People are rushing to buy guns before the effective date of Oregon’s gun control measure 114.
The week of Oct. 30, state police received 8,609 requests for gun background checks on potential buyers. The following election week, Nov. 6, requests more than doubled to 18,065, according to Capt. Stephanie Bigman, a state police spokeswoman.
That has translated into an increased state police backlog in processing requested background checks and customers waiting longer to walk out of a store with a firearm, according to state police and gun shop owners.
The number of people waiting for state police to approve background checks has also doubled in the past two weeks, from 10,000 to about 20,000, as voters cast ballots on one of the nation’s strictest gun control measures.
“Our backlog increased significantly in early 2020 and has been on the decline until this most recent election cycle,” said Capt. Kyle Kennedy, another state police spokesman.
Voters narrowly passed Measure 114 last Tuesday, which required a permit for Oregonians to purchase a handgun and imposed a ban on magazines that hold more than 10 rounds of ammunition.
State police have approved about 63% of the requests received so far this month, they said.
“This unit has been working through these extreme volumes of firearms requests and will continue to process them as quickly as possible,” state police said in a statement Wednesday.
Last year, Oregon State Police conducted 338,330 background checks on potential gun buyers, down from 2020, when the state recorded the most, 418,061.
This year through Nov. 14, the state police have completed 280,552 background checks.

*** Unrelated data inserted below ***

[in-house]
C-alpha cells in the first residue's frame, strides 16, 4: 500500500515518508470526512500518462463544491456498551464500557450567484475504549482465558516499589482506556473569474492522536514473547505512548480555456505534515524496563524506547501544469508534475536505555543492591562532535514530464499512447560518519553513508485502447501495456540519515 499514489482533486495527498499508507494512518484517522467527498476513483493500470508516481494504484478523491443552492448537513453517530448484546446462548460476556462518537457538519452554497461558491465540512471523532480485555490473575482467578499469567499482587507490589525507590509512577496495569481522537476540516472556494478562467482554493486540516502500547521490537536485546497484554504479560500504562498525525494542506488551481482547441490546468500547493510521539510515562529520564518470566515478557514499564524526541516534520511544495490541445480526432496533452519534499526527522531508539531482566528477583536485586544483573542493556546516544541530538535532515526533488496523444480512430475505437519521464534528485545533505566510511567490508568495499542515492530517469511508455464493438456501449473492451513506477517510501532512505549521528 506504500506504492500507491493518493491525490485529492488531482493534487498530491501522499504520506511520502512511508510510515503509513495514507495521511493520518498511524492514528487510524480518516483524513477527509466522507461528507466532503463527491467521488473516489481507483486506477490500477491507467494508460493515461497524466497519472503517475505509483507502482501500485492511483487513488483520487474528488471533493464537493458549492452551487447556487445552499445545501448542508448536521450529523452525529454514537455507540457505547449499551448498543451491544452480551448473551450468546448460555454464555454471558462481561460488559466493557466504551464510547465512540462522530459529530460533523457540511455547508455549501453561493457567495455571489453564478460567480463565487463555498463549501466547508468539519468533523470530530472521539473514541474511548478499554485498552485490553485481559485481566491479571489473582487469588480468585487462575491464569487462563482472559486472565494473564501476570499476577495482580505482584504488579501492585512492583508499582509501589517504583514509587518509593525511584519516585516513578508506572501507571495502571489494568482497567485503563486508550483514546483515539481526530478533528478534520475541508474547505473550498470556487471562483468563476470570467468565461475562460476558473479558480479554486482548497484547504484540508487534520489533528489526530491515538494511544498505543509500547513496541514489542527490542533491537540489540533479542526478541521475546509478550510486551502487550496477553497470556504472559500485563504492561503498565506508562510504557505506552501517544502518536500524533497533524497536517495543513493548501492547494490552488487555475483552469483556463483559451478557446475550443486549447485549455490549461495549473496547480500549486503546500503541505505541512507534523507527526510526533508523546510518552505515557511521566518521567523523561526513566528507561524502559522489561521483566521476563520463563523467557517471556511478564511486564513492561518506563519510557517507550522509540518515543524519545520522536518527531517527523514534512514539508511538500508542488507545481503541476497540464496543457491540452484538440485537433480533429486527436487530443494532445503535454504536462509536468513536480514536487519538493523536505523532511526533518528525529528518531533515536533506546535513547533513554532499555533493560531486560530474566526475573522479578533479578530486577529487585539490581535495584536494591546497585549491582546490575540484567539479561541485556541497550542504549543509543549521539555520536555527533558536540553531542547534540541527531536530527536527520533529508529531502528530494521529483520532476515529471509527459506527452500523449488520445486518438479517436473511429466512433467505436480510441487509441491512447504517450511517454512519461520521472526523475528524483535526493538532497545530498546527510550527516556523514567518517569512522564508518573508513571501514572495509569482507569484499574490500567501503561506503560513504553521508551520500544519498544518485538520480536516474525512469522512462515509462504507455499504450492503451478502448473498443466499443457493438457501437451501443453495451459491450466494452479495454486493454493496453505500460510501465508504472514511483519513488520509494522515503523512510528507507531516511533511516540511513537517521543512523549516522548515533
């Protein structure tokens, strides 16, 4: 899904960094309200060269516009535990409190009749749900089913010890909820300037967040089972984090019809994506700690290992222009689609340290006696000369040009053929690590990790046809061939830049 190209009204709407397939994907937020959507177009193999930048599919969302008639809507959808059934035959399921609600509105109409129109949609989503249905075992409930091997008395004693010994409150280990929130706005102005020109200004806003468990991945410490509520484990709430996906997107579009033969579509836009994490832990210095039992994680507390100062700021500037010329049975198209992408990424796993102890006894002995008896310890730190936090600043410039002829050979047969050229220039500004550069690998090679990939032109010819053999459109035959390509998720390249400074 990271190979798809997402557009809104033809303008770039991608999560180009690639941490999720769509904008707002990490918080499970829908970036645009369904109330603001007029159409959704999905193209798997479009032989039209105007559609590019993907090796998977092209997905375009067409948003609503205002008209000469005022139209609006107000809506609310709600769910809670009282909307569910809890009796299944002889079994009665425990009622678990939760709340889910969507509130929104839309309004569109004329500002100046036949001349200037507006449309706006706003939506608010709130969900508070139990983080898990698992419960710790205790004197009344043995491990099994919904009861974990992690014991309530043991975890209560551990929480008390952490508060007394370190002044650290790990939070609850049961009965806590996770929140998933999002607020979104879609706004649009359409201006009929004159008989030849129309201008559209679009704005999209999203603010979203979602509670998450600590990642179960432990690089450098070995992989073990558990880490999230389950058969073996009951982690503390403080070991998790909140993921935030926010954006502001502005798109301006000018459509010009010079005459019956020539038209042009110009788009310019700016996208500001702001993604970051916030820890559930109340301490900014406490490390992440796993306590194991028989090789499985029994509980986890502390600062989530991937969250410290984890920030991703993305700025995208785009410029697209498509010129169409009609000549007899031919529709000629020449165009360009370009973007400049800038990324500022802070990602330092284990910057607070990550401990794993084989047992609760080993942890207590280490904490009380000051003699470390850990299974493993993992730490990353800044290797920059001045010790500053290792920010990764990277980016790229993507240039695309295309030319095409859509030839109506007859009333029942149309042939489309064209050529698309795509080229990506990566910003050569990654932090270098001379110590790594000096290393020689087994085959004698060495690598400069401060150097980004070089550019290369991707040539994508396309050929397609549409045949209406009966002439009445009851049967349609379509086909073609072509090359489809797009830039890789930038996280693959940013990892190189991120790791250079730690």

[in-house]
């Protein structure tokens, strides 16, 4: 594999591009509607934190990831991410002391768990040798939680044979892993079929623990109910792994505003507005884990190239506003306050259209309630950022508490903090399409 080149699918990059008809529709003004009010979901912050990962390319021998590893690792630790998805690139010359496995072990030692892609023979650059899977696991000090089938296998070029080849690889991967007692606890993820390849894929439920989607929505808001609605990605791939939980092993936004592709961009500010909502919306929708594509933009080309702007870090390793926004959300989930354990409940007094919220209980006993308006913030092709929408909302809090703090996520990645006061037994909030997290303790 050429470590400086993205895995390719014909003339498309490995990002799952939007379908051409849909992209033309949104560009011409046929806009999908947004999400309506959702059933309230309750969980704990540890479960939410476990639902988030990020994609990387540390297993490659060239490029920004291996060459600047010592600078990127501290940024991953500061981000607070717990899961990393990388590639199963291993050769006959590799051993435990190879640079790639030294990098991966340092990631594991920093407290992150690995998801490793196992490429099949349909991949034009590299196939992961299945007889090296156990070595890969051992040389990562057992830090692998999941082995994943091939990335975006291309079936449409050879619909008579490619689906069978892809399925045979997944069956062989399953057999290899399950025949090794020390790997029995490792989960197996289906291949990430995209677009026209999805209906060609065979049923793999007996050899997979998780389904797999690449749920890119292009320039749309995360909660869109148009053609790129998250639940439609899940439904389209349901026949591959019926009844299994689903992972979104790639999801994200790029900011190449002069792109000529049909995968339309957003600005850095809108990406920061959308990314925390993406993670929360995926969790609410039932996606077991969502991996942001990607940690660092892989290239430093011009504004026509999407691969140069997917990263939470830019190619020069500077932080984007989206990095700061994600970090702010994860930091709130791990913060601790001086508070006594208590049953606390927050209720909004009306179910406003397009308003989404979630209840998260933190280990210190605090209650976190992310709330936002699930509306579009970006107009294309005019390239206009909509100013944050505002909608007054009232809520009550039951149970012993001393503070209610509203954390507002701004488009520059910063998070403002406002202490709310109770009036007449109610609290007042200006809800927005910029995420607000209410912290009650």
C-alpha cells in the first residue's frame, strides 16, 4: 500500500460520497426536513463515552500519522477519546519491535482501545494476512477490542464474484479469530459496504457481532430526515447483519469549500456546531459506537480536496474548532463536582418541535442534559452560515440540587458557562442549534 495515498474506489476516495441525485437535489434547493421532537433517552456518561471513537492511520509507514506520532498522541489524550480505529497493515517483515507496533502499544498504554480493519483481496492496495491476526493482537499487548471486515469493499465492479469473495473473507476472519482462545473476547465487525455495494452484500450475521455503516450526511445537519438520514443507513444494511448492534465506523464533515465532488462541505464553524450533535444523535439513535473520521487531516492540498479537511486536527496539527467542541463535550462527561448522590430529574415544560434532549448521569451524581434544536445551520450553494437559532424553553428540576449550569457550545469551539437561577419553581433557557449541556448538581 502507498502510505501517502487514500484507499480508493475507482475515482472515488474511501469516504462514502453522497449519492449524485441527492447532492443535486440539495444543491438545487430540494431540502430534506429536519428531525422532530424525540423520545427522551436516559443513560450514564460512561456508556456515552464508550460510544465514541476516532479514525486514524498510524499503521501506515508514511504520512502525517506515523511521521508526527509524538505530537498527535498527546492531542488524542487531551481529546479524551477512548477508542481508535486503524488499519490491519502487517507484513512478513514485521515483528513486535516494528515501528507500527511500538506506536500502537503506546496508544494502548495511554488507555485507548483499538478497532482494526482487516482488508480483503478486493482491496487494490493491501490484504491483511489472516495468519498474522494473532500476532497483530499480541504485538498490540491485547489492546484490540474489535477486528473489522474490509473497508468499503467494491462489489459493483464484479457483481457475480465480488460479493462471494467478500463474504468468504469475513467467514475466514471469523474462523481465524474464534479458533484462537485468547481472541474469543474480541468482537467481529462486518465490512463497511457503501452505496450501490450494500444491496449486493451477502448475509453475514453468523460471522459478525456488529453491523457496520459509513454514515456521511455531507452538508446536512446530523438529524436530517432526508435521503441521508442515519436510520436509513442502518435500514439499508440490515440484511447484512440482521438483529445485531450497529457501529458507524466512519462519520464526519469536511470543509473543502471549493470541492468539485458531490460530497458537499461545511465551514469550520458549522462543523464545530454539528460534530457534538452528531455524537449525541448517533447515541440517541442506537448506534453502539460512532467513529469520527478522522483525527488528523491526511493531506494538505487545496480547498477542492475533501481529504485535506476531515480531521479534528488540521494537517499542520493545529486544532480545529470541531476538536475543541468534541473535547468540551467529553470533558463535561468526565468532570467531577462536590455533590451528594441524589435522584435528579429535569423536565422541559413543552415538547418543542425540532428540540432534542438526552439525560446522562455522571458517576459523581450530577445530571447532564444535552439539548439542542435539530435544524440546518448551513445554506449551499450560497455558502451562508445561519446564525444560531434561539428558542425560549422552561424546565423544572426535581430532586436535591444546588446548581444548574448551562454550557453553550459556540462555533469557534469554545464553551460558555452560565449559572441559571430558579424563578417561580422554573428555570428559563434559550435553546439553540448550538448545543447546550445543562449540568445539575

Under Measure 114, people who want to buy a handgun in Oregon must apply to a county sheriff for a permit, pay the $65 fee, provide their fingerprints, complete gun safety training and undergo a criminal background check. The permit will be valid for five years.
Every time a permit holder goes to buy a gun, the dealer must again obtain a completed and approved state police firearms background check on the person before turning the gun over.
Rules and funding to support the approval process and additional background checks have yet to be worked out, but proponents of Goal 114 are trying to work with state lawmakers and state police to create a committee or task force to address those details.
The Weapons Processing Unit has 30 employees – one manager, three supervisors and 26 full-time examiners. It has funding for 13 part-time censors and four part-time specialist doctors, but has only filled two of the censor positions and two of the specialist jobs.
Bigman said the agency is still evaluating staffing needs for the permit-to-buy program. State police are working with the Oregon Department of Justice and the state sheriff’s and police chiefs associations to determine what additional staffing, money and procedures they need to put the law in place.